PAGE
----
Plus, I don’t like the idea of paying kids to do crap around the house they should be doing anyways. Which reminds me that the boy and I need to have another talk about cleaning up his Legoes in the living room.

    • Bethany Ramos

      April 24, 2014 at 10:26 am

      Hahahah he knows how to beat the system.

    • Valerie

      April 24, 2014 at 10:36 am

      He calls our bluff so many times. I could write a book about this kid. And then his sister is this sweet angel with the most easy-going disposition. I don’t comprehend how they both came from my womb but are so wildly different.

    • Alex Lee

      April 24, 2014 at 10:29 am

      Ben makin’ it rain.

    • Valerie

      April 24, 2014 at 10:35 am

      OMG, my husband said the same thing. Lol.

      Ben has always been this way- I remember when he was throwing a fit once as a toddler about not being able to jump down a flight of stairs or some stupid shit and I stuck him in his highchair to feed him a snack. He took the crackers and stared me right in the eye and crumbled them to dust on his highchair tray. I imagined him saying “FUCK YO CRACKERS MOMMY, FUCK YO CRACKERS!”

    • Bethany Ramos

      April 24, 2014 at 11:03 am

      Hahaha so Elliott. Defiant mofo.

    • Butt Trophy Recipient

      April 24, 2014 at 12:44 pm

      Looks like you need a new Ben

    • Valerie

      April 24, 2014 at 12:46 pm

      He is kind of a jerk.

  3. Alicia Kiner

    April 24, 2014 at 9:53 am

    Yeah, my kids do chores right now but don’t get an allowance so to speak. When they get older they might. For the most part if they want something, they eventually get it. They might have to wait until their birthday or Christmas, but they get it. Also, most of what they want is stuff like books. Which I have no problem just buying them. I also have no trouble telling them no if it’s not really something that’s important. They get money as a reward for having good report cards that they get to spend how they want. And they get money from family and for doing things above and beyond regular chores that goes into their piggy banks to get deposited into their bank accounts. We are teaching them about money and teaching them about how to take care of their home and themselves without putting the two together.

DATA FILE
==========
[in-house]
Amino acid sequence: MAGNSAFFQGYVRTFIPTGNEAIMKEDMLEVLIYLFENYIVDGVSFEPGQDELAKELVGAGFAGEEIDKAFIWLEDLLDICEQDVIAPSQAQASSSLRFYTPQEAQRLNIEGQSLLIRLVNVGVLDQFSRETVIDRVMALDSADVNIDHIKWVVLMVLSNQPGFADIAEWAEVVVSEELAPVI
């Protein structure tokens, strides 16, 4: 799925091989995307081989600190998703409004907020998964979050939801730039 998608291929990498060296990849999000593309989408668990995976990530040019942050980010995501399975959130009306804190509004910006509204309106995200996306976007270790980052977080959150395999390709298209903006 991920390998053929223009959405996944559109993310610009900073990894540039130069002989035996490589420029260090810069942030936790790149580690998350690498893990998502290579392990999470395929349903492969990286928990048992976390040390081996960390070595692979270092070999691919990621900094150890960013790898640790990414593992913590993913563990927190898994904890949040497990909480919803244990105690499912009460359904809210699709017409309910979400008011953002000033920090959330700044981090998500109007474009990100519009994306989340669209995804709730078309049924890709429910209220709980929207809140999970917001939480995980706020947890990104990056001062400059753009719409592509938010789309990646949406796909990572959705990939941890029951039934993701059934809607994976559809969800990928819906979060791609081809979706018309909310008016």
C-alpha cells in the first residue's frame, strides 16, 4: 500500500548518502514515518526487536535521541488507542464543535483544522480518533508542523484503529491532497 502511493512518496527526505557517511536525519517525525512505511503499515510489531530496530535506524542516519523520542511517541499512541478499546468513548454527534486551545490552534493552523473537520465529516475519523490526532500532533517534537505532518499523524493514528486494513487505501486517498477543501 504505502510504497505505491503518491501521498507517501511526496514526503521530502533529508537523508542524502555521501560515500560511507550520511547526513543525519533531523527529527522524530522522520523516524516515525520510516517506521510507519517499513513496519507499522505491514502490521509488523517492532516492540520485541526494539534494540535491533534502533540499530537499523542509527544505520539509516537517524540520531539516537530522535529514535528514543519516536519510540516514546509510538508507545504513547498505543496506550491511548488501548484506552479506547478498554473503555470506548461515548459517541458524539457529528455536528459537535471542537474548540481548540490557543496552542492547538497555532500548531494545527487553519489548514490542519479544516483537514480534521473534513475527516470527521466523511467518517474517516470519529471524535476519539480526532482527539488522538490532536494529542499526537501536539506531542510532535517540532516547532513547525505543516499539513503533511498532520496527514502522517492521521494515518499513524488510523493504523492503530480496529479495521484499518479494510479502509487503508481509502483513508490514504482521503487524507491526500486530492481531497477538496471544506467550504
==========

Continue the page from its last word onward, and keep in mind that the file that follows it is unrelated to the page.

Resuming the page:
4. Kay_Sue

    April 24, 2014 at 10:00 am

    This is another reason that I am glad for our bounty system. We have “chores for the crew”–these chores are assigned for no monetary value, but just because we each bear a responsibility to respect our home and keep it tidy. Each kid has a set list and so do my husband and me. Then we have our “bounty list”. These are extra chores, usually things that help me out, and they each pay a set rate. Wash a window? You get 50 cents. Mop the kitchen/dining room? You get a dollar. Equal pay for equal work. Also, I do much less mopping now. πŸ˜›

    • Aimee Ogden

      April 24, 2014 at 10:15 am

      *takes notes furiously*

    • Kay_Sue

      April 24, 2014 at 10:16 am

      It has the bonus of allowing me to refer to myself as Darth Mom and to my husband as Jabba the Dad when they come to collect their bounties. πŸ˜›

    • Psych Student

      April 27, 2014 at 2:47 am

      Best. Bonus. Ever!

    • Kay_Sue

      April 27, 2014 at 8:33 pm

      It really is.

    • Megan Zander

      April 24, 2014 at 10:21 am

      Sooo if you could just type this up for me or create some sort of purchasable handout that would be super since I am 100% adopting the Kay Sue Method for raising children that help out around the house without becoming spoiled and also understand the value of money.

    • Kay_Sue

      April 24, 2014 at 10:23 am

      I’m not going to lie, I’m a little proud of it. It’s one of many examples of how we’ve had to evolve our friggin’ parenting because kids can be assholes.

    • Katherine Handcock

      April 24, 2014 at 12:42 pm

      This is what I’m planning, too! My kids get to pick one little treat a week now; when they’re old enough for allowances, we’ll just replace the treat with a cash equivalent. And if there’s not enough I will have PLENTY of ideas of what they can do πŸ™‚

    • Iwill Findu

      April 24, 2014 at 9:26 pm

      The only problem with that is one day I washed and waxed the kitchen floor (waxing was extra money it’s alot of freaking work) The very next day my sister made a cake and spilled batter all over the floor mopped it up and then tried to collect the money for the mop up. She couldn’t understand why she wasn’t getting paid to clean up her own mess.

    • Kay_Sue

      April 24, 2014 at 9:43 pm

      That’s actually worked into the bounties. Cleaning up your own messes doesn’t count. You also can’t mop the floor seven days in a floor, or clean every window every day for the week, or anything. There’s a number of times each bounty can be claimed. Otherwise, it could be an issue I’m sure.

  5. WriterLady

    April 24, 2014 at 10:11 am